The college admissions scandal has led to dozens of wealthy and influential parents being charged for using bribery and other unfair means to advance their child's education. The University of Southern California has gotten a lot of attention in this scandal as some of the biggest players in this scheme were trying to get their children into this particular university. Now lawyers are saying that the university isn't really the victim that it has been portrayed as, according to The Wall Street Journal.
In some cases, The University of Southern California has been portrayed as the victim in this whole ordeal with the admissions office being tricked into accepting students that did not necessarily deserve it. Now lawyers are questioning the role that donations, even legitimate ones, have in a student being accepted into the university.
Martin G. Weinberg, a lawyer representing real-estate investor Robert Zangrillo in this scandal, pointed out that The University of Southern California could not realistically be a victim "when so many people similarly situated to Mr. Zangrillo, donors, people that know donors, people that know past donors, people who might donate in the future, are admitted."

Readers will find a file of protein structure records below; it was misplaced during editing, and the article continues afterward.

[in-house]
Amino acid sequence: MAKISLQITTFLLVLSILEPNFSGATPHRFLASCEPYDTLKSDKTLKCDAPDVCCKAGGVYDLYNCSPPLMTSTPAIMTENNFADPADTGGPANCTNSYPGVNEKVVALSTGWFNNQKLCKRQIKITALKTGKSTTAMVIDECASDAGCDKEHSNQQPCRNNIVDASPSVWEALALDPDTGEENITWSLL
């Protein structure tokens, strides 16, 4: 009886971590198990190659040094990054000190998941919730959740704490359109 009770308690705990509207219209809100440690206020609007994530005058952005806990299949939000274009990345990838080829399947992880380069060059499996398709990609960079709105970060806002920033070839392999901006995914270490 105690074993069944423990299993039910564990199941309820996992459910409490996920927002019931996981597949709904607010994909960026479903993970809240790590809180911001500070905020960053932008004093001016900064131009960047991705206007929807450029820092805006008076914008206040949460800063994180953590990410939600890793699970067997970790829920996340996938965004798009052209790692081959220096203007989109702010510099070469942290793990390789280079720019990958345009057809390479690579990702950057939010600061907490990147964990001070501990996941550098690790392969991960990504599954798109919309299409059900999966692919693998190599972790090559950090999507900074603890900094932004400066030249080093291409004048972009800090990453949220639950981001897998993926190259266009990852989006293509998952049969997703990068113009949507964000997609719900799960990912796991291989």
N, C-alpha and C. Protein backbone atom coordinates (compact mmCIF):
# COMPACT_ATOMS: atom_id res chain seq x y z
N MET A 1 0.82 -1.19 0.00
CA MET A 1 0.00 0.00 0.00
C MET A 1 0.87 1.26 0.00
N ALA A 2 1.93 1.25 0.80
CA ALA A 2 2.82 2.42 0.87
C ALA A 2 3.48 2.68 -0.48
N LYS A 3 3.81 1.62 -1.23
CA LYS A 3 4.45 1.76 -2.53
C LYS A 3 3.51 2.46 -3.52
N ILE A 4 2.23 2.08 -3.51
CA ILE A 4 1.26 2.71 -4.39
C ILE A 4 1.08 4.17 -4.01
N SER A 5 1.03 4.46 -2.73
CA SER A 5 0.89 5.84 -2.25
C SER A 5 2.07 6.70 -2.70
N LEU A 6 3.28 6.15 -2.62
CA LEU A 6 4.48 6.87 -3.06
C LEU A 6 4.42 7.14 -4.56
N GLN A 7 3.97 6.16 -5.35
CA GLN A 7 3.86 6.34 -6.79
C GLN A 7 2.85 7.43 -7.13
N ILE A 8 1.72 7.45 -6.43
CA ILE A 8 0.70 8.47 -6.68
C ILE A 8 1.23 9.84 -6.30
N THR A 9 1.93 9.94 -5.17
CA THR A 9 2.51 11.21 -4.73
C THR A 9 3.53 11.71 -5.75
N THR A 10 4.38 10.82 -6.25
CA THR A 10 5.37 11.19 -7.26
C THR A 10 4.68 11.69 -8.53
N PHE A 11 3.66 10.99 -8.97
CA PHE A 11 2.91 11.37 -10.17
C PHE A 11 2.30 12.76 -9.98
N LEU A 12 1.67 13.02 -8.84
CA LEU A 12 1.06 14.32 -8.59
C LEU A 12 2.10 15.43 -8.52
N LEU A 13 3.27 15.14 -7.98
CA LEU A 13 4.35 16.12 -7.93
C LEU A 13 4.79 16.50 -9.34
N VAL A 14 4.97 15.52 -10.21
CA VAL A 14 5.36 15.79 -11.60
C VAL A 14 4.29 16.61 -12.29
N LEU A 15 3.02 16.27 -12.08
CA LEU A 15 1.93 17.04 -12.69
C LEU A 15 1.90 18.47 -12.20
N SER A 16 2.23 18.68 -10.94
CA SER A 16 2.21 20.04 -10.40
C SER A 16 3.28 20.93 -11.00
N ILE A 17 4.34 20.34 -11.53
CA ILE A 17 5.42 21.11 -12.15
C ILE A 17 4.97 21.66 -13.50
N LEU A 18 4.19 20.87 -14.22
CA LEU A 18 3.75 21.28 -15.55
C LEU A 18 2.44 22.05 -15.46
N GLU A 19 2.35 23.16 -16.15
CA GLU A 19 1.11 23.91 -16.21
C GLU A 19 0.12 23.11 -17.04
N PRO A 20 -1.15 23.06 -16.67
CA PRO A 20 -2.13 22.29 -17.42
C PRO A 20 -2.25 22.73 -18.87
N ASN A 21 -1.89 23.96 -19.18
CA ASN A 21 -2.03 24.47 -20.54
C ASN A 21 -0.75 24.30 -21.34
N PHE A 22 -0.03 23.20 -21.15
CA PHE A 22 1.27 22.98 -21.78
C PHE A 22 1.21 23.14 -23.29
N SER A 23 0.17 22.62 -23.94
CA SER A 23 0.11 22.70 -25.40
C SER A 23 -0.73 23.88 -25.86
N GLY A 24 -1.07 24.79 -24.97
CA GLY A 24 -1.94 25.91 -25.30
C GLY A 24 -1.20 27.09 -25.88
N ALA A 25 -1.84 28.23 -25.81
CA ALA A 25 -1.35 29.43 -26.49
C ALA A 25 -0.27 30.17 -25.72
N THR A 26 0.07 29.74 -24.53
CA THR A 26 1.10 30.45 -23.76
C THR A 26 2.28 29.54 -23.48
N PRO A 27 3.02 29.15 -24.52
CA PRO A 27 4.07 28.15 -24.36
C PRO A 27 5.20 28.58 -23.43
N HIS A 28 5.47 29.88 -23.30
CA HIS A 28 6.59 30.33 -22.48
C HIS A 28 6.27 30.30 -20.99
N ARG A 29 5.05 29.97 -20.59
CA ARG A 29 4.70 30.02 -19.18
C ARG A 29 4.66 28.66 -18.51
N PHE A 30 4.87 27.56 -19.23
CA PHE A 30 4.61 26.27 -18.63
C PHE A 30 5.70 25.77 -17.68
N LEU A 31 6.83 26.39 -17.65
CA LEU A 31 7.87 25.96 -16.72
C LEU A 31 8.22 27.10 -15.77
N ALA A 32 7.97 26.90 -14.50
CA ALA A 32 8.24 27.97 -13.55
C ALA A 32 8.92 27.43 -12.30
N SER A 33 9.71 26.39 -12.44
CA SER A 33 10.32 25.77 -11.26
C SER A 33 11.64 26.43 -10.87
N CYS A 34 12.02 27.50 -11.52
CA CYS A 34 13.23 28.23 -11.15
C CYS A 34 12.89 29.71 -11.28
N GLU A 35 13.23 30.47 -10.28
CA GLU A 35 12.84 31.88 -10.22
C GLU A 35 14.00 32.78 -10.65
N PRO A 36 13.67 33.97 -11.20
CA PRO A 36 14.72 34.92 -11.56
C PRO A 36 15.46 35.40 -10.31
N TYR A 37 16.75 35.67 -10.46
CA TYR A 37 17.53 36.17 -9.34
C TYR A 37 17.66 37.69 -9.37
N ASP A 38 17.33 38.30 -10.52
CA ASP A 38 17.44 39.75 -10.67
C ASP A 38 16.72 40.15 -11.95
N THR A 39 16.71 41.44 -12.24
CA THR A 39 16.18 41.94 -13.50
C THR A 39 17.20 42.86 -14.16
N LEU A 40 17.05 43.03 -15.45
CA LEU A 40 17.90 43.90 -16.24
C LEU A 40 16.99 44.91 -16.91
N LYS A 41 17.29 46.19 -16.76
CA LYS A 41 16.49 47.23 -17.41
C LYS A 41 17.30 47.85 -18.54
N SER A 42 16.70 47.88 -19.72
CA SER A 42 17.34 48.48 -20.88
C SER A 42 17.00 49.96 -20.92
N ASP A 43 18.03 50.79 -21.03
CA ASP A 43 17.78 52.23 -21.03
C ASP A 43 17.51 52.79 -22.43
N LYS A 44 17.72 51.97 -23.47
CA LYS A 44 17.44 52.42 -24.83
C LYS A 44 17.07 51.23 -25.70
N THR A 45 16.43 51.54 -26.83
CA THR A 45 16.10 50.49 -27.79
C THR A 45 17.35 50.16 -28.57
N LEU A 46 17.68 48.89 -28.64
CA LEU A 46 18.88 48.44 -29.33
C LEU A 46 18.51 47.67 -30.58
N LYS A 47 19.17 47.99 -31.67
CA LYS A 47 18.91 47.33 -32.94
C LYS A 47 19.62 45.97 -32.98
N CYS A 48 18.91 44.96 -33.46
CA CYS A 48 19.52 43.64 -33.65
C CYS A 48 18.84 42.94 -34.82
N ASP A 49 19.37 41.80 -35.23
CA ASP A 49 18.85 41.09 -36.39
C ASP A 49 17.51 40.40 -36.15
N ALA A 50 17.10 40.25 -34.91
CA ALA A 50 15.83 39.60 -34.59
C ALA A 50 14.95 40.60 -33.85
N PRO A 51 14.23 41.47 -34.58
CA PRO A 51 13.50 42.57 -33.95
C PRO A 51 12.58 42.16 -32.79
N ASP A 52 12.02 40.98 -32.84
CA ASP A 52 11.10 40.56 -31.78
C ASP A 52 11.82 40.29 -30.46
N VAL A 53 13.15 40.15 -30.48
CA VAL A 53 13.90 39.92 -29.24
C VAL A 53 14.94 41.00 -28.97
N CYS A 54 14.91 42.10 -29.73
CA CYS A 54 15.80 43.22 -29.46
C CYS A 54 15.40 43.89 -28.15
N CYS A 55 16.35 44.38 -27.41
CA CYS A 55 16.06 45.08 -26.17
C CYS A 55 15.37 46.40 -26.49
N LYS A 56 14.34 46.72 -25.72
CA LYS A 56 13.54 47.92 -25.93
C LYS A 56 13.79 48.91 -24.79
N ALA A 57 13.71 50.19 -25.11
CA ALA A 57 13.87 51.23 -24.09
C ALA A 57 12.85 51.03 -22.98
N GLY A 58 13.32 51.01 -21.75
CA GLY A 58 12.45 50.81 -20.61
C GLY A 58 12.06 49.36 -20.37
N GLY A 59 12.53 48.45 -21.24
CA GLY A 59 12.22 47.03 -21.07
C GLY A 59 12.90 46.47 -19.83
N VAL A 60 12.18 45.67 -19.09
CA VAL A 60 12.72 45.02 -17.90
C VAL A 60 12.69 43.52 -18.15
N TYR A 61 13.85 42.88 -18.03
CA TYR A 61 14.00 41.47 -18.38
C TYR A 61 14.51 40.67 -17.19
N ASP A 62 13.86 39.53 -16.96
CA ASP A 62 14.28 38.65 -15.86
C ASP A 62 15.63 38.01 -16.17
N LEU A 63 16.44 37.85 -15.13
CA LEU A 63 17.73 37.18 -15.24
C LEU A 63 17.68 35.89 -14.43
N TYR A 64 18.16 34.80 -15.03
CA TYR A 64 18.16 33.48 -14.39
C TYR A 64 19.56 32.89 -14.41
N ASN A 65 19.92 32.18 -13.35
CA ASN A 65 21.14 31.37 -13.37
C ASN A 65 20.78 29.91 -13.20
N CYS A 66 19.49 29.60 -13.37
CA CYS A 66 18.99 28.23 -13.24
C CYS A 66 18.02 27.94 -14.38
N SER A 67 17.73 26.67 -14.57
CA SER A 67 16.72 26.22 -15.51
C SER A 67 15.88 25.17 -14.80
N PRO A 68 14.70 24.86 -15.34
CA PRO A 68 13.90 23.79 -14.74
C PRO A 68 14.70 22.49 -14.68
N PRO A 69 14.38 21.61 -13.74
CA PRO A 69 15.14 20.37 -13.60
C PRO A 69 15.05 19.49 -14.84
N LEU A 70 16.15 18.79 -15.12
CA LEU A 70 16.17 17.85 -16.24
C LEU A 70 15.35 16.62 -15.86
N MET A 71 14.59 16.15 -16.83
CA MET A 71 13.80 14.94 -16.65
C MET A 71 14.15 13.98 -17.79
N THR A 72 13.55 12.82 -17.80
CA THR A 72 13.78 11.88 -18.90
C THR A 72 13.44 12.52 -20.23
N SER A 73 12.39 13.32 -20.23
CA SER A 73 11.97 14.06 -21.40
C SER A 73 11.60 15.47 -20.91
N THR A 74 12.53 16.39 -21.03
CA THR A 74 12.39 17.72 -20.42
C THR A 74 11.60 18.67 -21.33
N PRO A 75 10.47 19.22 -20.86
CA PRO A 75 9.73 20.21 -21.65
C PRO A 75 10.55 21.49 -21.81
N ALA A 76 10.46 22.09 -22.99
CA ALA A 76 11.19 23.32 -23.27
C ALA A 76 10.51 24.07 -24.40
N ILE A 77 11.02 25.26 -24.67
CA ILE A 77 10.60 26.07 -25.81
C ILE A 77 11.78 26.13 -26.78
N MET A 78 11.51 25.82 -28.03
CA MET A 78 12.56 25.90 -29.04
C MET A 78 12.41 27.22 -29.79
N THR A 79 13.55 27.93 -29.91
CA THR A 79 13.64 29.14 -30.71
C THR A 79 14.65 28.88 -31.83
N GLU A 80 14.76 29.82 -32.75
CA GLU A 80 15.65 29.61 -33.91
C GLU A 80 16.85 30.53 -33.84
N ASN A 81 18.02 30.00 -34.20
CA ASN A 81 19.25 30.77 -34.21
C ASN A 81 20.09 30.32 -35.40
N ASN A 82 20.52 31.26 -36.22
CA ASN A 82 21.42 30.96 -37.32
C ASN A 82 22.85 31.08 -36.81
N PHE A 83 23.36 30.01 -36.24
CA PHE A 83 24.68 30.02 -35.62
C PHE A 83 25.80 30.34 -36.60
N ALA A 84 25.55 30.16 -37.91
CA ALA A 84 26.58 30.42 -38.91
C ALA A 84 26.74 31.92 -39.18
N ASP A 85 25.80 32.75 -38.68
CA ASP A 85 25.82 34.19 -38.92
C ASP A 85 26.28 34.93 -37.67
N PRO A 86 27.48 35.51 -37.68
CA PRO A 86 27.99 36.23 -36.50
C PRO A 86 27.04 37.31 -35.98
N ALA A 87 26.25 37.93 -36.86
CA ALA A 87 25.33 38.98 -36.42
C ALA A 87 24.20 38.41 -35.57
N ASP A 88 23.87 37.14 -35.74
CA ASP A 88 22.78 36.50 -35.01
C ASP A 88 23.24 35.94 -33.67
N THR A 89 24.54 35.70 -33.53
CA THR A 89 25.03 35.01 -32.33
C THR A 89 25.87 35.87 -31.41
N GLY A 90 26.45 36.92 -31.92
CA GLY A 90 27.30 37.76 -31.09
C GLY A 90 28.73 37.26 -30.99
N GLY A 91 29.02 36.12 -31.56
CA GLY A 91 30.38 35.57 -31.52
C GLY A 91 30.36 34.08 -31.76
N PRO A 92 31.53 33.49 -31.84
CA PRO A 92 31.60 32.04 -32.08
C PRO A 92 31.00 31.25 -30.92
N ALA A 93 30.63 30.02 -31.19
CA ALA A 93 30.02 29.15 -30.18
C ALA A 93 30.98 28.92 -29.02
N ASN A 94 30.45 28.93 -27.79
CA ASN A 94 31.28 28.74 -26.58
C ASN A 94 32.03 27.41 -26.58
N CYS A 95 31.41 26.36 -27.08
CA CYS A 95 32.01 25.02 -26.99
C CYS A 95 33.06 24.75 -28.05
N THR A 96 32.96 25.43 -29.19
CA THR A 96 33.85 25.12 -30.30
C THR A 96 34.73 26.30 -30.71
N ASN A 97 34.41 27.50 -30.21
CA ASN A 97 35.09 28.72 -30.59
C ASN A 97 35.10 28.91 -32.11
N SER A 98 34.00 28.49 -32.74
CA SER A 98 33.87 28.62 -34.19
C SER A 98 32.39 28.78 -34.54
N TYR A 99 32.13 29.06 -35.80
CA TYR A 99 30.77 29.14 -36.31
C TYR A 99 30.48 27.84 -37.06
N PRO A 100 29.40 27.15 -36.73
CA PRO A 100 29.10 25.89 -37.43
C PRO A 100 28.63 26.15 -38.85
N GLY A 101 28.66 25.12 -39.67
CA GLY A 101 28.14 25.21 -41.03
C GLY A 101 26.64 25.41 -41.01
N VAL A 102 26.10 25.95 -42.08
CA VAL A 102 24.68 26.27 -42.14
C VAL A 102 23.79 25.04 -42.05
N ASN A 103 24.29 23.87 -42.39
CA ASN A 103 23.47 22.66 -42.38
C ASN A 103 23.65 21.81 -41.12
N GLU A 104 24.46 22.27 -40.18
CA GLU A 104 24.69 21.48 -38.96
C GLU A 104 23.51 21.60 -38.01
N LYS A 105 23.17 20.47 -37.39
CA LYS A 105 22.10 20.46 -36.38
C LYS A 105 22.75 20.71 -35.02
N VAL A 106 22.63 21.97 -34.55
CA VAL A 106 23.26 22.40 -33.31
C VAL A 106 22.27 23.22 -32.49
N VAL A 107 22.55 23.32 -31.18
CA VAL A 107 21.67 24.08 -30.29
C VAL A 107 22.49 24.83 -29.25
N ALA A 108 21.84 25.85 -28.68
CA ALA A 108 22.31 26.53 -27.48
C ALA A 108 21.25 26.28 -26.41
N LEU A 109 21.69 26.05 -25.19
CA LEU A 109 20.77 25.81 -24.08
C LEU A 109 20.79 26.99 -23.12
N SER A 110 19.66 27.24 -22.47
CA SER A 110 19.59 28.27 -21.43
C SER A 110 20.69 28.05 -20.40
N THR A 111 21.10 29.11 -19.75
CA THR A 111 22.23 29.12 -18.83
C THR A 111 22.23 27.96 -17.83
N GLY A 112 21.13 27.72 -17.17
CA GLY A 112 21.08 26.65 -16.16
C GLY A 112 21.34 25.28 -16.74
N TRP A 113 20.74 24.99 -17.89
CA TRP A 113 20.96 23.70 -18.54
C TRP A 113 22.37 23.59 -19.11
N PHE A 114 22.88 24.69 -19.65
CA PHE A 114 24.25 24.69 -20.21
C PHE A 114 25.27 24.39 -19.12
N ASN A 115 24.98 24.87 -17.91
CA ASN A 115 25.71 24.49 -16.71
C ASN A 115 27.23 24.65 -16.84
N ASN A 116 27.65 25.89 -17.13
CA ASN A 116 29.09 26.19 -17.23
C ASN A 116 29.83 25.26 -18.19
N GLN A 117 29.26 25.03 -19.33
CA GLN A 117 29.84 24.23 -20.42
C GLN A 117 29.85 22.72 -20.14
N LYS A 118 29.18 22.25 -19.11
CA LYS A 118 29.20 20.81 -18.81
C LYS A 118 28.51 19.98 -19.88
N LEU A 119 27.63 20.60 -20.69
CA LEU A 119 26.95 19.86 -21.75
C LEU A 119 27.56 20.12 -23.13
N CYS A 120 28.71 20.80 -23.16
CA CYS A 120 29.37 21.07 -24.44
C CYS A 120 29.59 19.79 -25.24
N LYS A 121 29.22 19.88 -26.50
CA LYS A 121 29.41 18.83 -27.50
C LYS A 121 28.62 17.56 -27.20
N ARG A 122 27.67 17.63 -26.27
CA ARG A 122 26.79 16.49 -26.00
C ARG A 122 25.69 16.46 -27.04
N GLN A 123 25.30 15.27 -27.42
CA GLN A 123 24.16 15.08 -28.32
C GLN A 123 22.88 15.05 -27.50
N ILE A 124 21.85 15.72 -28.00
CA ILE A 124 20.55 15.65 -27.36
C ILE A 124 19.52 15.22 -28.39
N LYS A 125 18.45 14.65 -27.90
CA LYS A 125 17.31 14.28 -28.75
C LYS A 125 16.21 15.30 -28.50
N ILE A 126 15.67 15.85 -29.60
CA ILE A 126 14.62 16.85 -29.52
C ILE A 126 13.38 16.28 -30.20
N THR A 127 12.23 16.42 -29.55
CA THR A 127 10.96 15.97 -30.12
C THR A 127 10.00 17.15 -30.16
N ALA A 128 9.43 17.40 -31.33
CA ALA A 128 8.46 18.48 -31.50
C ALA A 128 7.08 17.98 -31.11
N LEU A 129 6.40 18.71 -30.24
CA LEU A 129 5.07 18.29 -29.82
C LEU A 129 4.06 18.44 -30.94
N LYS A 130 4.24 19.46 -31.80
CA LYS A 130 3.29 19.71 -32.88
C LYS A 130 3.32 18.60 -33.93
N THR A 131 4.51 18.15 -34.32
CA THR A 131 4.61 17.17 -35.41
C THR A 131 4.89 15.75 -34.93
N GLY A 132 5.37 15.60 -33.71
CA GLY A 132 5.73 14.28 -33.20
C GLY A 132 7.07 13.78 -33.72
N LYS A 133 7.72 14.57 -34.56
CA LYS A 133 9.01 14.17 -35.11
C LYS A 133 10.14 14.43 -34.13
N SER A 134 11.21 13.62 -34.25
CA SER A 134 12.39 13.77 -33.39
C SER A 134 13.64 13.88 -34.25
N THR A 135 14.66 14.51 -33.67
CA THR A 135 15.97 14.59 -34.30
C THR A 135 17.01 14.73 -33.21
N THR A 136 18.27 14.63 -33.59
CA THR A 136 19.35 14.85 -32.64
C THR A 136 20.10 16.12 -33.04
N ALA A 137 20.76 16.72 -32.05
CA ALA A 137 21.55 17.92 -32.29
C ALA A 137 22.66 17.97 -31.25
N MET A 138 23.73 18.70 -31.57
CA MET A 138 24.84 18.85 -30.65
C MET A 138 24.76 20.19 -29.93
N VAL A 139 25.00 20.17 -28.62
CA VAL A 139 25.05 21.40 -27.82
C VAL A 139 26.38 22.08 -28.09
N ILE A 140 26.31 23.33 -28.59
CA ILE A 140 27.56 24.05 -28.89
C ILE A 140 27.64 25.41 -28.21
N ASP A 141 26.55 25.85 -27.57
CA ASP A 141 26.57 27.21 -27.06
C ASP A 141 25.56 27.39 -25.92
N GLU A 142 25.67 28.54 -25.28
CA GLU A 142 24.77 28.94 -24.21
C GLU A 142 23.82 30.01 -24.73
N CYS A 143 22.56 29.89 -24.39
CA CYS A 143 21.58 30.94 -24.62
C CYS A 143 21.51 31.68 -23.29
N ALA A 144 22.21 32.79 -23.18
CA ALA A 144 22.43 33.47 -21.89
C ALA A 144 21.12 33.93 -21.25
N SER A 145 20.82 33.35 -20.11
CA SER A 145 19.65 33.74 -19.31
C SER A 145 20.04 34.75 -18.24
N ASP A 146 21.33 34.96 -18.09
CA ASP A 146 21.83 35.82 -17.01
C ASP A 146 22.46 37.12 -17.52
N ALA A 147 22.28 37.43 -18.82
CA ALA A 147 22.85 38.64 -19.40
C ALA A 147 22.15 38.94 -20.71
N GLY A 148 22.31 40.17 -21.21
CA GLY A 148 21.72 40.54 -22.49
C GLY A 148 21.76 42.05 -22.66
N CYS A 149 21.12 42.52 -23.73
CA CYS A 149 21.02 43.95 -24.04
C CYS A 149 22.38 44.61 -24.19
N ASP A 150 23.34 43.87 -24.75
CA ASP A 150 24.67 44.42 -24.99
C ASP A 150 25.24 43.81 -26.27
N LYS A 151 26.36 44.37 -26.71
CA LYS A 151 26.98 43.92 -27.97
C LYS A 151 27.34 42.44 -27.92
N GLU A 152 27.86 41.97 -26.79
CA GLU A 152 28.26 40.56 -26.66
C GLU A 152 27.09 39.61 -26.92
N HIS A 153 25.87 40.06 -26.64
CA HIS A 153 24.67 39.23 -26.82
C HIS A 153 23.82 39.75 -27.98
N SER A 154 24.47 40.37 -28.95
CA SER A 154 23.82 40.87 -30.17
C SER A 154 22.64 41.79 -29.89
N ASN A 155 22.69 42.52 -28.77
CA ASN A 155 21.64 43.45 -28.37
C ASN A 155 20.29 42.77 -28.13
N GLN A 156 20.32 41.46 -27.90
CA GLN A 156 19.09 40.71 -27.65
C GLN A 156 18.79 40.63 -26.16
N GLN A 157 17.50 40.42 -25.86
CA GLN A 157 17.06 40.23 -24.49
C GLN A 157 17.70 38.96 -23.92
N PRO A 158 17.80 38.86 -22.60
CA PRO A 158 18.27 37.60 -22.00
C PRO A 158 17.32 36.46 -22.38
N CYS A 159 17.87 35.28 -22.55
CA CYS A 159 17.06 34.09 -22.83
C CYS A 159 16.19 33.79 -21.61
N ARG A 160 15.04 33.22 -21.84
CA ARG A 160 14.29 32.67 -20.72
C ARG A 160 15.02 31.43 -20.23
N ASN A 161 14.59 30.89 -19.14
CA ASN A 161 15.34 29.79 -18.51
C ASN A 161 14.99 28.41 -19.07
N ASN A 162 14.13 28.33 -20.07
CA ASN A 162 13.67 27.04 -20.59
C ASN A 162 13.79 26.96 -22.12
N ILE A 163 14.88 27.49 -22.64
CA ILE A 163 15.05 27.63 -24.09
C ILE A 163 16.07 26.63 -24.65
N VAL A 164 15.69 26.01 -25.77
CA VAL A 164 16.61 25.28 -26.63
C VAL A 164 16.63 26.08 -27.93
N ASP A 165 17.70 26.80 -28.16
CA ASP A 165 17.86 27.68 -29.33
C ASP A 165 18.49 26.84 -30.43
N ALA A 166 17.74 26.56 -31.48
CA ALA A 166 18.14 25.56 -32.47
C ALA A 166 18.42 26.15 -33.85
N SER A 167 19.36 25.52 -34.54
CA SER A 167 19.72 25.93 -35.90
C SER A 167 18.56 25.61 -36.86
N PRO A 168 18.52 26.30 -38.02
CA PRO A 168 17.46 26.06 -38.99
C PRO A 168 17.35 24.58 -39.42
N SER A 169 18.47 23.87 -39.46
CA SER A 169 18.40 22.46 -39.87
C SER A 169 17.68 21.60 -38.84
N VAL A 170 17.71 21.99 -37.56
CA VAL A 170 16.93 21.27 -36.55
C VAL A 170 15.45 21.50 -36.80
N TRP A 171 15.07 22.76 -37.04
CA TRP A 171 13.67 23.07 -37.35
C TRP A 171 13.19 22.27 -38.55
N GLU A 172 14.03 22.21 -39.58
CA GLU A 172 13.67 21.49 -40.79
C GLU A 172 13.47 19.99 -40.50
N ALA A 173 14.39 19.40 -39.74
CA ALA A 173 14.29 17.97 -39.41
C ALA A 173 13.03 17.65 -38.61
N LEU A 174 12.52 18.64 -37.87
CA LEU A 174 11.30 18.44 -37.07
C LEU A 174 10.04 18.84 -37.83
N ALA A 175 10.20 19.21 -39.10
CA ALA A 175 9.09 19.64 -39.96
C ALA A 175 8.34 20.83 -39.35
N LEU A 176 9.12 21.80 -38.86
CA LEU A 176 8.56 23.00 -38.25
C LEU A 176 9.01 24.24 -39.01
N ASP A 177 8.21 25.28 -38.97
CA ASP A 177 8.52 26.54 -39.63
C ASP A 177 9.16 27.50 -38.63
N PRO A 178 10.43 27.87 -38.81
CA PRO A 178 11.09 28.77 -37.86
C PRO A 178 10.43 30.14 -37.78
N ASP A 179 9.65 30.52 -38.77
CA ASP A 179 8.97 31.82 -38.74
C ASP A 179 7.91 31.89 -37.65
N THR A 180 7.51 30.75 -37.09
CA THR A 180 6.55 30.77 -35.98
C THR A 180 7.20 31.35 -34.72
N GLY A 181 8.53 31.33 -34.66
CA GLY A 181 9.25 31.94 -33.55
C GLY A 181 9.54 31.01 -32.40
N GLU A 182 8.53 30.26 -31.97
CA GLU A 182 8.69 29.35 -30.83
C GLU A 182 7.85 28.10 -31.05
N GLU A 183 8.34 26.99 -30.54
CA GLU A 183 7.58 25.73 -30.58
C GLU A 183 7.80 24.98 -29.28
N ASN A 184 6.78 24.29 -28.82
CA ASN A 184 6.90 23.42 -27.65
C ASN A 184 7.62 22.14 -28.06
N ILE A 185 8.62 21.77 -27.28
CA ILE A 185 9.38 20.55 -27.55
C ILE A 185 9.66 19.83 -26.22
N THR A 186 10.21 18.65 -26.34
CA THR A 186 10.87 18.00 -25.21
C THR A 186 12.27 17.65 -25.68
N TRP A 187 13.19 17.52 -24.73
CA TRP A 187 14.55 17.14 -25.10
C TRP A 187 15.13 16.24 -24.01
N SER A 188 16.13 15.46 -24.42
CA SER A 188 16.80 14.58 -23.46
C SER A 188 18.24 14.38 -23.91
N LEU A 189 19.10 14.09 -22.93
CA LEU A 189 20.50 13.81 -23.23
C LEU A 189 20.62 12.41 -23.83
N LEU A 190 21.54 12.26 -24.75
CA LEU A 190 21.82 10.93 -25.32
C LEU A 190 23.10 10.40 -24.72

Zangrillo has been accused of paying $250,000 in bribery funds to get his daughter accepted into the university.
Even though an affidavit by USC admissions dean Timothy Brunold states that donations have no impact upon which students are accepted and which aren't, not everyone is quick to believe that that process is as fair as it is described.Judge M. Page Kelley said "I don't for a second believe" the affidavit. She went on to tell Weinberg, "I don't think you have much of an uphill battle convincing a jury that if you give donations to a school, you would improve your chances of getting in."
As The Inquisitr previously reported, Lori Loughlin and her designer husband Mossimo Giannulli face accusations similar to that of Zangrillo. They allegedly paid $500,000 to get their two daughters into The University of Southern California by falsely presenting them as crew recruits. The primary way that their legal team could prove their innocence is if they can convince a jury that the $500,000 was a legitimate donation and nothing more.
The couple faces a stack of charges, including conspiracy to commit mail and wire fraud, honest services fraud, money laundering, and federal programs bribery. They have pleaded not guilty to all charges and face decades in jail if they are in fact convicted.